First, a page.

I'm going to propose a hypothesis about Dracula movies. For any Dracula movie that contains a year in the title, the movie's quality is inversely proportional to the absolute value of difference between 1897 (the publication of Dracula) and the year in the title.
To test this hypothesis, we can look at the relative values of Hammer Studio's Dracula 1958, Alan Gibson's Dracula A.D. 1972 (a.k.a. Dracula Chases the Mini Girls, where "mini girls" means girls in short skirts and not, sadly, midget women) and Patrick Lussier's Dracula 2000. The hypothesis correctly predicts that the best of the lot is the stylish and inventive 1958 flick, which some feel represents the high point of Hammer's creative output. The once-trendy cheesiness of 1972 makes it at least fun to watch, giving it second place in our trio. The dour, clumsy, and stylistically inert 2000 performs the worst of all three test subjects.
I bring this up to provide a firm scientific context for my review of Dracula 3000: Infinite Darkness, the low-budget sci-fi/horror/actioner that takes the Dracula mythos and projects it 1,000 thousand years into the future, into a universe of intergalactic space travel, androids, and Coolio.
That's right. Coolio.
This context is important because, as I discuss the film, you might be tempted to think, "What an amazingly wacky flick, I should take pains to experience it for myself!" But don't be fooled. Remember the Dracula Title Year Hypothesis. It's science. You can't argue with it.
The film opens with Udo "anything for a buck" Kier as captain Varna of the spacefaring cargo ship the Demeter. In the first in series of video log entry interruptions that act as a running exposition, Varna explains that his cargo ship is on a return run from the planet Transylvania in the Carpathian system. He also complains of some sort illness has struck the crew.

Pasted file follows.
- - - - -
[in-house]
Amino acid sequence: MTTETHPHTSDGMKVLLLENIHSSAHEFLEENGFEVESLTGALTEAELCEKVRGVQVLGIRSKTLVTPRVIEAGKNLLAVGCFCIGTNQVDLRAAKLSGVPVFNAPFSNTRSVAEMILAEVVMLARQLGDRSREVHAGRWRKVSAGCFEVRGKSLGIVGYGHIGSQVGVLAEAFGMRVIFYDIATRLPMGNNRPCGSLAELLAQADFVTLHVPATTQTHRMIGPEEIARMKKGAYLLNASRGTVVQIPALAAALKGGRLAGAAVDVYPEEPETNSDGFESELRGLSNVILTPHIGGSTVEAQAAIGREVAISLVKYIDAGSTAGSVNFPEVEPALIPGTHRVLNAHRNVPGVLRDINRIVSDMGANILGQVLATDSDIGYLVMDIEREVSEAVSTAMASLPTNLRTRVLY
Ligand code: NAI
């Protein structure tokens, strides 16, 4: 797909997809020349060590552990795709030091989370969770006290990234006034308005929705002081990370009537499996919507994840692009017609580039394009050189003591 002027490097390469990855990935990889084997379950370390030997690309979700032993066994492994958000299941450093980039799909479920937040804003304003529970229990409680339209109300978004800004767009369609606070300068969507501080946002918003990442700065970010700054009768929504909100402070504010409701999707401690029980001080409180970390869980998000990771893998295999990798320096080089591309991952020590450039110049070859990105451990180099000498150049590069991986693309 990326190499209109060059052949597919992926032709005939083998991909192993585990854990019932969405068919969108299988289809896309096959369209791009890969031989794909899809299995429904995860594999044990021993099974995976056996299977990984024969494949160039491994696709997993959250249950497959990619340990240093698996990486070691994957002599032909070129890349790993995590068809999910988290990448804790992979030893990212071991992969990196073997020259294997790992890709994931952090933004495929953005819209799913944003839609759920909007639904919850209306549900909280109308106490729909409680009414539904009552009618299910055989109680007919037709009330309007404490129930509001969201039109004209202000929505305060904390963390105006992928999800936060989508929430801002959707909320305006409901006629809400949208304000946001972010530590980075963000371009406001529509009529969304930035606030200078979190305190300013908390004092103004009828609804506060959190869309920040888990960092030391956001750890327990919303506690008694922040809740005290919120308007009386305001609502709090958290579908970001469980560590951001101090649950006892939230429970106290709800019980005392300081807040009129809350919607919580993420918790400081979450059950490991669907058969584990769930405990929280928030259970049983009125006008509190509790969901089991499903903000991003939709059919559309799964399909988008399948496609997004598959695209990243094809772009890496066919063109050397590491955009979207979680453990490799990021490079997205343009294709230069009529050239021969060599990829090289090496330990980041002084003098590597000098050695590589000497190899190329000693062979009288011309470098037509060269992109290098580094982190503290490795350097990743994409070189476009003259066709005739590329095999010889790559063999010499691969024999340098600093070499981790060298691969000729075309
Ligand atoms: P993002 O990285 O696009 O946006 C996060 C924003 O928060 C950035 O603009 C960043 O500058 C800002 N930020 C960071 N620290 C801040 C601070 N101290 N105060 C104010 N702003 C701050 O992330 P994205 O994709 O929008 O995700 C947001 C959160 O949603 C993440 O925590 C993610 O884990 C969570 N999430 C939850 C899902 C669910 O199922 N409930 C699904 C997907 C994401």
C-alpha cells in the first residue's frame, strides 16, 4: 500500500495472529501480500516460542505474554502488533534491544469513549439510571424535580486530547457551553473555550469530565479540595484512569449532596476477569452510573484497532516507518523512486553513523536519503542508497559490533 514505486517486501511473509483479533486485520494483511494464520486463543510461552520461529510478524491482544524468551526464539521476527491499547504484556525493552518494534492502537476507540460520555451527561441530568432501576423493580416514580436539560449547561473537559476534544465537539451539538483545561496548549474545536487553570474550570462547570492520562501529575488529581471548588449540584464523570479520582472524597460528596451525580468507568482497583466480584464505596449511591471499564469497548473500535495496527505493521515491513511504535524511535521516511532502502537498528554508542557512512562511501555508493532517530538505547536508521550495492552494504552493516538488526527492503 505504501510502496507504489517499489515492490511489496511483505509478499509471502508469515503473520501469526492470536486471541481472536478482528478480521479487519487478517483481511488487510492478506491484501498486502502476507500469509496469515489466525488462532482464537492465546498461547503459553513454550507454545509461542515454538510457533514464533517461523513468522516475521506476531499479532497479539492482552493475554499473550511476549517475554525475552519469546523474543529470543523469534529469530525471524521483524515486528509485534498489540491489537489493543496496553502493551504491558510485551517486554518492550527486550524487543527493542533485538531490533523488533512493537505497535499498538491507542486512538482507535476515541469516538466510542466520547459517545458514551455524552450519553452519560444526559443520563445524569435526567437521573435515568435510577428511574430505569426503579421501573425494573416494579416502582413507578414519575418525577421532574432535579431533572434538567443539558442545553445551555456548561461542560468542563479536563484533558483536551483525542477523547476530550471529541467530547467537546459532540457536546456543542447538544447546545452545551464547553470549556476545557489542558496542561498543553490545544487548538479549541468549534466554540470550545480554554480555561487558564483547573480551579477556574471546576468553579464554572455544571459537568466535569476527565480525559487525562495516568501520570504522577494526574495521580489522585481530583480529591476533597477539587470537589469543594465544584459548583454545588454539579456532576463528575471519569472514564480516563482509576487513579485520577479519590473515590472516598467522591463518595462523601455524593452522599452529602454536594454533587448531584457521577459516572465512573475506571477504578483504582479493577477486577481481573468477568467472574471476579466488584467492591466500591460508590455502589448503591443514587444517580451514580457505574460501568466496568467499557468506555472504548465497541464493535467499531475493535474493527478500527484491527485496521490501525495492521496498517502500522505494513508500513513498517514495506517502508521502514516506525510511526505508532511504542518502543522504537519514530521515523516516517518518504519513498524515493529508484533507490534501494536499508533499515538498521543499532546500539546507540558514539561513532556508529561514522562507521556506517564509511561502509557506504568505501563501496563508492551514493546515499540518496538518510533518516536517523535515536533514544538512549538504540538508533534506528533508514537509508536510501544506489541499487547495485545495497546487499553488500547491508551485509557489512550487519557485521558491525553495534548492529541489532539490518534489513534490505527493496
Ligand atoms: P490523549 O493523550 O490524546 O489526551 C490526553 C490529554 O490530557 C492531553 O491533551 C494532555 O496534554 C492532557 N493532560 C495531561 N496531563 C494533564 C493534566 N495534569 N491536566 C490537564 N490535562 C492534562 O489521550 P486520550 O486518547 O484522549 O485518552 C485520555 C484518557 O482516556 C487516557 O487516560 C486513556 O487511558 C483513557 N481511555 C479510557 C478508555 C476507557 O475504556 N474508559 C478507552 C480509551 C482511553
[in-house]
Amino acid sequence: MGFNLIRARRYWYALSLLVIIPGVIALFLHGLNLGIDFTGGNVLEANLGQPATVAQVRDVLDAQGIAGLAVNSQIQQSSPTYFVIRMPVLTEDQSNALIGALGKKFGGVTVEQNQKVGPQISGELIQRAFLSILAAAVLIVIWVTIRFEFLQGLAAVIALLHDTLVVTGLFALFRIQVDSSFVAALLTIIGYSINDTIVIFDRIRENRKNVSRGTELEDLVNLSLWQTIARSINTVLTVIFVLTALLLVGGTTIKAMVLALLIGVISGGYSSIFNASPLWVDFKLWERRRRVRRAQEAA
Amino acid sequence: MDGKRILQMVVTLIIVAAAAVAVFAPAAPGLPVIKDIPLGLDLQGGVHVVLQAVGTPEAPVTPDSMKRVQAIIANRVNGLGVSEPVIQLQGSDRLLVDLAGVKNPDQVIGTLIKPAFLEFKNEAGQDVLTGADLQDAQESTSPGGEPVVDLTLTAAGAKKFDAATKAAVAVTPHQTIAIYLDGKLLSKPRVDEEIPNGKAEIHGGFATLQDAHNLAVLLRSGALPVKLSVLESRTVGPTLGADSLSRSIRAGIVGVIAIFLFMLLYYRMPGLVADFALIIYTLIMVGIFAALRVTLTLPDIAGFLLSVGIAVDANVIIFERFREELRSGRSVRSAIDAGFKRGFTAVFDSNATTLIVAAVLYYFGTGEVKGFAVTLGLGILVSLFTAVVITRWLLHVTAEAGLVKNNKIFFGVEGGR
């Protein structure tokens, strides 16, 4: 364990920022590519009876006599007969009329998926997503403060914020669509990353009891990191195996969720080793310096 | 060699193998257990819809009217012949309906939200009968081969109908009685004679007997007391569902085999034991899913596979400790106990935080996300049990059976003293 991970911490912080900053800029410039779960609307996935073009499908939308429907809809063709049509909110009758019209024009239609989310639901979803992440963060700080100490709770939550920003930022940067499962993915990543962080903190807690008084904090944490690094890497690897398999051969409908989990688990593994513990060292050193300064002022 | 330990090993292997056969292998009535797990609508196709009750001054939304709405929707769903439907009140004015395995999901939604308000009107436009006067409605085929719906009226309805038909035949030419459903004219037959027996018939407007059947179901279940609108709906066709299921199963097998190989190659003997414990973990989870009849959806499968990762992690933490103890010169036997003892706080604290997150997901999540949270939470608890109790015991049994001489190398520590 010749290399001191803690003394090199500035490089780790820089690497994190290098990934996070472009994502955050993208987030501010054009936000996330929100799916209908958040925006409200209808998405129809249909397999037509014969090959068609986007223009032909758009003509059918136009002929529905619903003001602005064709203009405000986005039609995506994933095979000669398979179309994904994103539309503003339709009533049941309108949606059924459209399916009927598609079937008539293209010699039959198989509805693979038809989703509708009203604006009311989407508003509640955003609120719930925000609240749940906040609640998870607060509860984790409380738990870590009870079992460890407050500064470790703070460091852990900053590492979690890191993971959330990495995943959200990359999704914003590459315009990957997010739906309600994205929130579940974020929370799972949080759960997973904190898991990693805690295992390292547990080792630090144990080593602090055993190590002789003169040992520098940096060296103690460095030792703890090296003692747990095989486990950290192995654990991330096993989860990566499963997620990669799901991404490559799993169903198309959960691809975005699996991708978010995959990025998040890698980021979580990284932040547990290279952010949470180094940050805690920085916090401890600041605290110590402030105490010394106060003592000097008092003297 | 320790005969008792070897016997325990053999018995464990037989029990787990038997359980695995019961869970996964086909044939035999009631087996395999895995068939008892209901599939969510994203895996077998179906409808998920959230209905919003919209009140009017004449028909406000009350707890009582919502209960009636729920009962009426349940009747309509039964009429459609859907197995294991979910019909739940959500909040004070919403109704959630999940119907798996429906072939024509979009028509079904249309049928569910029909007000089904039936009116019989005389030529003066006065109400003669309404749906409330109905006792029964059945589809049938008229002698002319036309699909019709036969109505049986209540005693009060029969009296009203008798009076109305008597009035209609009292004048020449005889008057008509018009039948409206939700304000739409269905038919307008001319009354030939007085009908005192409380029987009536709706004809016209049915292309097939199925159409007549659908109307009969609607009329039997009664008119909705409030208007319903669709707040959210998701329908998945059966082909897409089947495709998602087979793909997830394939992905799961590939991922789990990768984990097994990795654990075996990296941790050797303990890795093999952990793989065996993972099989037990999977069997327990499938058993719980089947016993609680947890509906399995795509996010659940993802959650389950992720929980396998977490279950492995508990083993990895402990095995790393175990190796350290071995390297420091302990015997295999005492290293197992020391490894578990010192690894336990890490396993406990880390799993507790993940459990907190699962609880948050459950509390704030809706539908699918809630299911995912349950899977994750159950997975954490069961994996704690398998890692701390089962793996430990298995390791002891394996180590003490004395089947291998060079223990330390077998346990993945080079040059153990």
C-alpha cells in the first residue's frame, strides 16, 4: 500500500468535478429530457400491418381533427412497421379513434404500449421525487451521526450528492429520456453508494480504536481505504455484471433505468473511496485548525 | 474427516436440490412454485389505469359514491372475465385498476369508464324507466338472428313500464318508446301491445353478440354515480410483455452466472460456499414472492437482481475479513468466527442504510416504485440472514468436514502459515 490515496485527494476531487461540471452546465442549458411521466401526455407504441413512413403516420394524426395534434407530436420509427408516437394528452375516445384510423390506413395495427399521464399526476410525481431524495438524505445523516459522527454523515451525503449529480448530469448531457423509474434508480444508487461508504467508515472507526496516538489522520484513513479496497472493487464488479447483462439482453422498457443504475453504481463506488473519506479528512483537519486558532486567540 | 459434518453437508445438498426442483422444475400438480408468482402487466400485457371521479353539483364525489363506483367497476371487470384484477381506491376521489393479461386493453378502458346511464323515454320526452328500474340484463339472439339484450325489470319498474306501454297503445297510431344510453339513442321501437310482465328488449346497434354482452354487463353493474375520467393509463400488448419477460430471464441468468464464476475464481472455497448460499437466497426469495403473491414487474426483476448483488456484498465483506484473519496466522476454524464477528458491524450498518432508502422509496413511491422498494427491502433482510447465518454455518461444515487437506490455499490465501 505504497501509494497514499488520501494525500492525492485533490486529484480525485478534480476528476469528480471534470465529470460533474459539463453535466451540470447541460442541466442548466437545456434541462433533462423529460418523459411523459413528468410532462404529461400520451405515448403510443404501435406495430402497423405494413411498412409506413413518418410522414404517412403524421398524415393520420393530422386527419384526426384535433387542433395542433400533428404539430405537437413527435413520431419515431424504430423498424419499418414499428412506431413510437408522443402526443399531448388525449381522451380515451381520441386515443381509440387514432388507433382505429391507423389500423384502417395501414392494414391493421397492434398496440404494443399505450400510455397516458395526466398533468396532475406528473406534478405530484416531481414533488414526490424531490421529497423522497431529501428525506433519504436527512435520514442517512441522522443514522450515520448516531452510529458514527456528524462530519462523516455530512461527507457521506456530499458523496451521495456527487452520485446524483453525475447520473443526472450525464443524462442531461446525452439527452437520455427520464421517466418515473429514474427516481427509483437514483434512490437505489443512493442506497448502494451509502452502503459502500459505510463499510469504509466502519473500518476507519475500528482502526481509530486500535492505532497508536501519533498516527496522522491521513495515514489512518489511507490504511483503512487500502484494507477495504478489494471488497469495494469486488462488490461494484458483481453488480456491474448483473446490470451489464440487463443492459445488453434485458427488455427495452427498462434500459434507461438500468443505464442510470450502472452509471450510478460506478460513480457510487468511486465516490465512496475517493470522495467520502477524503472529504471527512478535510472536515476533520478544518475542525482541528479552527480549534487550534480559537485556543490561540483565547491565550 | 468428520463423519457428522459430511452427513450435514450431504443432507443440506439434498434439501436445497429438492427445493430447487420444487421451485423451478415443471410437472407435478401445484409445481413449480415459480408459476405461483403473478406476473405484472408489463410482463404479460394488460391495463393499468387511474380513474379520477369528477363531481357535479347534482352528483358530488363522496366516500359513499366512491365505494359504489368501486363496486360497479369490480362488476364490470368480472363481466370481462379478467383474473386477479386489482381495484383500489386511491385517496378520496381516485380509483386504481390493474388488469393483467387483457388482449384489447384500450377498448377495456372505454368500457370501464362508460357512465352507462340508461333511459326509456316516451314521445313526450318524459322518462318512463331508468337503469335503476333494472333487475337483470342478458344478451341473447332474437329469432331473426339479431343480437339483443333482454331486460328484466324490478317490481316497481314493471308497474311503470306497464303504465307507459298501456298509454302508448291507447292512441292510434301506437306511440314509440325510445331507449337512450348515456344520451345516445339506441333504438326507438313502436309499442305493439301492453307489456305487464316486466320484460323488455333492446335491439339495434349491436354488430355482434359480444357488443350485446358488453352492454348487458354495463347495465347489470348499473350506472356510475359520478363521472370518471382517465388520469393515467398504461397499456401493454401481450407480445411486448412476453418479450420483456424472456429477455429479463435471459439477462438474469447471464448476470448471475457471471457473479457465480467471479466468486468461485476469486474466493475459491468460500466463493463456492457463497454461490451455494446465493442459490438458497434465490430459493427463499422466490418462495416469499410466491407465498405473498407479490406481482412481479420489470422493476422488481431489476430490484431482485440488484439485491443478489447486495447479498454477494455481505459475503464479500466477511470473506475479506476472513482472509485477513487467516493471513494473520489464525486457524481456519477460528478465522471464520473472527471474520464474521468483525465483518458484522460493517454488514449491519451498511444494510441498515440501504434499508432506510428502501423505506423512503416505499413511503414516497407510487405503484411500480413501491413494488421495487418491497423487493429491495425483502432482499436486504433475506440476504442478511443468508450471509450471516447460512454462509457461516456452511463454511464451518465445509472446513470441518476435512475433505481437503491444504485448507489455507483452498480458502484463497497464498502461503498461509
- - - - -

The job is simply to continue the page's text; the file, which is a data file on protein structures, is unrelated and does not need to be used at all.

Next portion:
Cut to 50 years later, and the intrepid crew of the salvage ship Mother (despite all the clamor George Clinton made over the Mother ship in the day, I must say that it's a little disappointing when you actually see it) it on their way to make a quick buck of the floating hulk of the Demeter. The salvage crew is led by Captain Abraham Van Helsing, played by Casper "the friendly ghost of a career" Van Dien. His crew includes the by-the-book second in command and love interest Aurora Ash, played by Baywatch alum Erika Eleniak. There's also the pot-addled 187, played by Coolio, natch. Tiny Lister provides the muscle in the form of the brutish Humvee, who never explains why his nickname means any more to his 31st century comrades than the nickname "Lectica" would mean to us. The brains of the operation is the wheelchair-bound brainiac Arthur Holmwood, whose allusive name is wasted because there's no Lucy Westernra analog. Nor it is explained why, after a century of tech development, the wheelchair apparently remains the best option for people who have lost the use of their legs. Finally, the crew is completed by the inept navigator-intern Mina Murry. Like Arthur's name, it is another wasted allusion.
The crew of Mother reaches the Demeter and, after scanning the ship and finding no signs of life, sends in Humvee and Mina to recon. After a false jump scare, the two test the oxygen in the ship using the traditional method of the sci-fi space explorer: they pop of their breathers and see whether or not exposure to toxic fumes or lack of oxygen kills them. Since they don't die, the ship is declared safe and the rest of the crew boards. Holmwood gets most of the Demeter's systems online while the rest of the team searches the ship. They find a small collection of coffins, the sole cargo of the ship, all filled with sand. They also stumble across the desiccated remains of Varda (what happened to the rest of the crew mentioned so many times by Varda in the video logs is unclear). The corpse of Varda is still clutching a crucifix, which baffles the salvage experts because religion was apparently outlawed decades ago. Whether or not this ban has anything to do with all the Soviet iconography around the ship – Did Soviet Communism experience a second wind and finally crush the West? And, if so, why then are these salvage guys so keen on the market value of the ships they find? – is never explained.